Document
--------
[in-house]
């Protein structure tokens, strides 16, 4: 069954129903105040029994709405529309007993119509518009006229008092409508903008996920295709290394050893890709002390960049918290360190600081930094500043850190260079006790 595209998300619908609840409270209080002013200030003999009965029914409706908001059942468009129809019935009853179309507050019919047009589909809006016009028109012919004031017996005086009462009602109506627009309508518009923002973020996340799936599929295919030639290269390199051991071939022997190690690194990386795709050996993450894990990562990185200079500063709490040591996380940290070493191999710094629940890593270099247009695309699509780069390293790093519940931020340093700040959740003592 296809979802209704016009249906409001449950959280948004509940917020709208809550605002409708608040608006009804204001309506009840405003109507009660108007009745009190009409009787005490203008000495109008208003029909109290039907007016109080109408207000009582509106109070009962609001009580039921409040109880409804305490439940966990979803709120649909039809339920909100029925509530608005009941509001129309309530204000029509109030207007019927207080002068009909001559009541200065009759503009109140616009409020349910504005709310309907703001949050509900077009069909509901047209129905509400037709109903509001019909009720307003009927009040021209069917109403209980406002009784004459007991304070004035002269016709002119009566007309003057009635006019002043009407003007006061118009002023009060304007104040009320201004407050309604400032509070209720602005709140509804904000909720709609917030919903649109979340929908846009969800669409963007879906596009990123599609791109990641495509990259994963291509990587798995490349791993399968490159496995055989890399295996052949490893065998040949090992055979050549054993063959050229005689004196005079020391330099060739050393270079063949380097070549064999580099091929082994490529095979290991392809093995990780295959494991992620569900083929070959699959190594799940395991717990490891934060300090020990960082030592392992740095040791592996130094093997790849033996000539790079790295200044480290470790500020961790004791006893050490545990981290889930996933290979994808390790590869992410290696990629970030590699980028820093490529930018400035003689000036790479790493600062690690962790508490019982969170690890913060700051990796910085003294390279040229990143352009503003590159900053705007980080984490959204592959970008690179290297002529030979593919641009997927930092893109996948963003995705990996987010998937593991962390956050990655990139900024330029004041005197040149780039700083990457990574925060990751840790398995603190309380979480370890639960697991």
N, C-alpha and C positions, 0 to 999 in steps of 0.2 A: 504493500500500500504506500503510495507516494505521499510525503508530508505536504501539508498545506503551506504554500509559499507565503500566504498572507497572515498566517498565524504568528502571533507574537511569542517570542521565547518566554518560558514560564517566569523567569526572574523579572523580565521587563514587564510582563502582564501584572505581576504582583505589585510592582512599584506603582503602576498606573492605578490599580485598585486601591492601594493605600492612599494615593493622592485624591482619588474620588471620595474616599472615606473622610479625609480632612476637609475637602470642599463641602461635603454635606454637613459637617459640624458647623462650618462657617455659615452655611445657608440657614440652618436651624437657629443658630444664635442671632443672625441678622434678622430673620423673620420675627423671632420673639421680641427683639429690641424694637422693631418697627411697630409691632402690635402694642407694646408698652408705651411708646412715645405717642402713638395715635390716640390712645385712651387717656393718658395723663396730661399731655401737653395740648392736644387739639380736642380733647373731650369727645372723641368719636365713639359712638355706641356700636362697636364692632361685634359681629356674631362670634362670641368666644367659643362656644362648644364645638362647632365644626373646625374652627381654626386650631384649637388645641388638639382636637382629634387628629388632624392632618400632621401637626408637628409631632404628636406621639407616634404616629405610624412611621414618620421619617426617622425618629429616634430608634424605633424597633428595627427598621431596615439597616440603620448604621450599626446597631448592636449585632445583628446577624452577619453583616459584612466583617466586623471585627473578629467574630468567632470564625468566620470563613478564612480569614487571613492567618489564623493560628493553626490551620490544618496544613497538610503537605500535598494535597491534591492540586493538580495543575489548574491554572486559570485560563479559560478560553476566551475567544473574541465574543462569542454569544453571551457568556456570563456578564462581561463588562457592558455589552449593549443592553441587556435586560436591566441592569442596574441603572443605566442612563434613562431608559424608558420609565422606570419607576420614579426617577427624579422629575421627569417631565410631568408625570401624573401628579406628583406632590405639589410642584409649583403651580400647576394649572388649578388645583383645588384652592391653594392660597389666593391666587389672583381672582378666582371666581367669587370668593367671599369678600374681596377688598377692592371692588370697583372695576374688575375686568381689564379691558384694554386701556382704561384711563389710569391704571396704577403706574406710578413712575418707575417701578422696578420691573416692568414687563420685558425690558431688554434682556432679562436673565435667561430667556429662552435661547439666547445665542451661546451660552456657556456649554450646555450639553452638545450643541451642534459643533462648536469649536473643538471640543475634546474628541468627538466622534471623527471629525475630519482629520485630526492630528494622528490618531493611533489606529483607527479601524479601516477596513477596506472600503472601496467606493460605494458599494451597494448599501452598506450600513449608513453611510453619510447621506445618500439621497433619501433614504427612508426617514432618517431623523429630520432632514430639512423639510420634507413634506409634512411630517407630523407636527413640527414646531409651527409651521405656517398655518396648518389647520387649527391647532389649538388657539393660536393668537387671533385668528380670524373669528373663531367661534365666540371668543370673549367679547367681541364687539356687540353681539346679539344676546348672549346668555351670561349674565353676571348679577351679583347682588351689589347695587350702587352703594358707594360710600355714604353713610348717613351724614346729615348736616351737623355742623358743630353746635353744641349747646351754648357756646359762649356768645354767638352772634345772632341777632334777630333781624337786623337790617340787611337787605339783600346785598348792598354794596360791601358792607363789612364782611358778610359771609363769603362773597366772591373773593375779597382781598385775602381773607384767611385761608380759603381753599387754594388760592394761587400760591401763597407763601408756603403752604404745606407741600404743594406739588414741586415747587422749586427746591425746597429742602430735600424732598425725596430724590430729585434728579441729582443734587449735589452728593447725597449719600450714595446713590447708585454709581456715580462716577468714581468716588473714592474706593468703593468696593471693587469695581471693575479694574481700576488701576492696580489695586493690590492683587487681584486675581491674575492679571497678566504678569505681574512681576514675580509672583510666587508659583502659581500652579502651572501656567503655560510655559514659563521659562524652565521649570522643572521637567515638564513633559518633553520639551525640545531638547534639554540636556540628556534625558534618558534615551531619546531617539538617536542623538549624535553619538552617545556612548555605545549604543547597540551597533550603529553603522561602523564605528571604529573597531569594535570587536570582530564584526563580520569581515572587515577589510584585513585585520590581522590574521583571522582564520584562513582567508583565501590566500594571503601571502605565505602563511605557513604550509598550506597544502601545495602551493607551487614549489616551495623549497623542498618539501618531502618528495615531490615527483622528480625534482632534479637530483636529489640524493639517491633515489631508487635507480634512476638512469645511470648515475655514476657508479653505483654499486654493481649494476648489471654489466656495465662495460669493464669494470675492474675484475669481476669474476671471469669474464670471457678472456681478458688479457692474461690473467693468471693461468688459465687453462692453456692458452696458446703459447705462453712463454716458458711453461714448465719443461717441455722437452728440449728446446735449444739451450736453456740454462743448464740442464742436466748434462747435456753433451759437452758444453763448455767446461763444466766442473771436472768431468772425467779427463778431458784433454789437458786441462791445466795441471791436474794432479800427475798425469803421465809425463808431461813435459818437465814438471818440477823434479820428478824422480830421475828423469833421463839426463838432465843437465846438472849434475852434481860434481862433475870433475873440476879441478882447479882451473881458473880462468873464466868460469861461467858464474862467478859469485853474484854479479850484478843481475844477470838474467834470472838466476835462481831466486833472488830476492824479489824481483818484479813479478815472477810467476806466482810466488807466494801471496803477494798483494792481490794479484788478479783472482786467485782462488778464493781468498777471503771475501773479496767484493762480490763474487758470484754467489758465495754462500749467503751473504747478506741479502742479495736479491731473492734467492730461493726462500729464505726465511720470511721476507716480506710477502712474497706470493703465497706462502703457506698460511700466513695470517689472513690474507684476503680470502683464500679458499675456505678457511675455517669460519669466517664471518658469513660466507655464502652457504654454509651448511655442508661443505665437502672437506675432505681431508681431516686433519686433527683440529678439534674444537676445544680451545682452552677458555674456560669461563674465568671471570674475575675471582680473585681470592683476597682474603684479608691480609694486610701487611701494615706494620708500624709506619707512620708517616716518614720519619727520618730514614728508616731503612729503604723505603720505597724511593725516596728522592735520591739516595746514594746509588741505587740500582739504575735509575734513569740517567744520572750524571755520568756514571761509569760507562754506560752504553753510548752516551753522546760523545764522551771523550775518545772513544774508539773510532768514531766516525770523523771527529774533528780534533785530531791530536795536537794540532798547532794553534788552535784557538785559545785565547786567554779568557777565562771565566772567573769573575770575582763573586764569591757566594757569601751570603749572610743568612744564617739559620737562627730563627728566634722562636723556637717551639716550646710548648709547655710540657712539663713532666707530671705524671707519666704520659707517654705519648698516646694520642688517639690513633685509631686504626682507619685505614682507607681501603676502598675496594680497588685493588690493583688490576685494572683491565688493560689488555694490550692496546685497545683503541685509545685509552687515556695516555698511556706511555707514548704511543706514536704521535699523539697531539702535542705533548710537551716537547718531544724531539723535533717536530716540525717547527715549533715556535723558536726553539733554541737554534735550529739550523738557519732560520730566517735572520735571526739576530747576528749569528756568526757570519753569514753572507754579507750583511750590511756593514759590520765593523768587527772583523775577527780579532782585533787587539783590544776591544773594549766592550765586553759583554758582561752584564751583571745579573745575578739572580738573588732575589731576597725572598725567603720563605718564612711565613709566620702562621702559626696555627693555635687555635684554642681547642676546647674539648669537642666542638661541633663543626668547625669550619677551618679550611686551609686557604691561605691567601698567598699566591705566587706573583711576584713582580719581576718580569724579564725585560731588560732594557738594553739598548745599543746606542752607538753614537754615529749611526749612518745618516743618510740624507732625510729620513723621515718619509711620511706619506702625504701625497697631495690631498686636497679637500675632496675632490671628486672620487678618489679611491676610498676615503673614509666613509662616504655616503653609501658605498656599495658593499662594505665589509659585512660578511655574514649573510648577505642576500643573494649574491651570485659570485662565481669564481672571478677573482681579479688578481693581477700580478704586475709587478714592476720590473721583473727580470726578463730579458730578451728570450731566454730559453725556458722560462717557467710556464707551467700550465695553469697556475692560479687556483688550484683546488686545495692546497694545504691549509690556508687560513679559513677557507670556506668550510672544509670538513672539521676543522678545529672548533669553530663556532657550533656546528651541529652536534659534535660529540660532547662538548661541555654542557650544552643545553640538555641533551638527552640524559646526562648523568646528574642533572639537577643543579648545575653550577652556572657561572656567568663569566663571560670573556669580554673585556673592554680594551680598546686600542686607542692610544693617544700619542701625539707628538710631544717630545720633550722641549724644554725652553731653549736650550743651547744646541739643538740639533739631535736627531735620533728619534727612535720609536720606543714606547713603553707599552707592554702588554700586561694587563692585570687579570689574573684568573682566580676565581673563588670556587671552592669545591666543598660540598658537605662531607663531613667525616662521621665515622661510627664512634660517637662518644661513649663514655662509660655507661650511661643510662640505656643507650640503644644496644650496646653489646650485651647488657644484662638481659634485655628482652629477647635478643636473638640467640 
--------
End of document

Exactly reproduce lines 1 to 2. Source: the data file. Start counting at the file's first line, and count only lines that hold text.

[in-house]
């Protein structure tokens, strides 16, 4: 069954129903105040029994709405529309007993119509518009006229008092409508903008996920295709290394050893890709002390960049918290360190600081930094500043850190260079006790 595209998300619908609840409270209080002013200030003999009965029914409706908001059942468009129809019935009853179309507050019919047009589909809006016009028109012919004031017996005086009462009602109506627009309508518009923002973020996340799936599929295919030639290269390199051991071939022997190690690194990386795709050996993450894990990562990185200079500063709490040591996380940290070493191999710094629940890593270099247009695309699509780069390293790093519940931020340093700040959740003592 296809979802209704016009249906409001449950959280948004509940917020709208809550605002409708608040608006009804204001309506009840405003109507009660108007009745009190009409009787005490203008000495109008208003029909109290039907007016109080109408207000009582509106109070009962609001009580039921409040109880409804305490439940966990979803709120649909039809339920909100029925509530608005009941509001129309309530204000029509109030207007019927207080002068009909001559009541200065009759503009109140616009409020349910504005709310309907703001949050509900077009069909509901047209129905509400037709109903509001019909009720307003009927009040021209069917109403209980406002009784004459007991304070004035002269016709002119009566007309003057009635006019002043009407003007006061118009002023009060304007104040009320201004407050309604400032509070209720602005709140509804904000909720709609917030919903649109979340929908846009969800669409963007879906596009990123599609791109990641495509990259994963291509990587798995490349791993399968490159496995055989890399295996052949490893065998040949090992055979050549054993063959050229005689004196005079020391330099060739050393270079063949380097070549064999580099091929082994490529095979290991392809093995990780295959494991992620569900083929070959699959190594799940395991717990490891934060300090020990960082030592392992740095040791592996130094093997790849033996000539790079790295200044480290470790500020961790004791006893050490545990981290889930996933290979994808390790590869992410290696990629970030590699980028820093490529930018400035003689000036790479790493600062690690962790508490019982969170690890913060700051990796910085003294390279040229990143352009503003590159900053705007980080984490959204592959970008690179290297002529030979593919641009997927930092893109996948963003995705990996987010998937593991962390956050990655990139900024330029004041005197040149780039700083990457990574925060990751840790398995603190309380979480370890639960697991």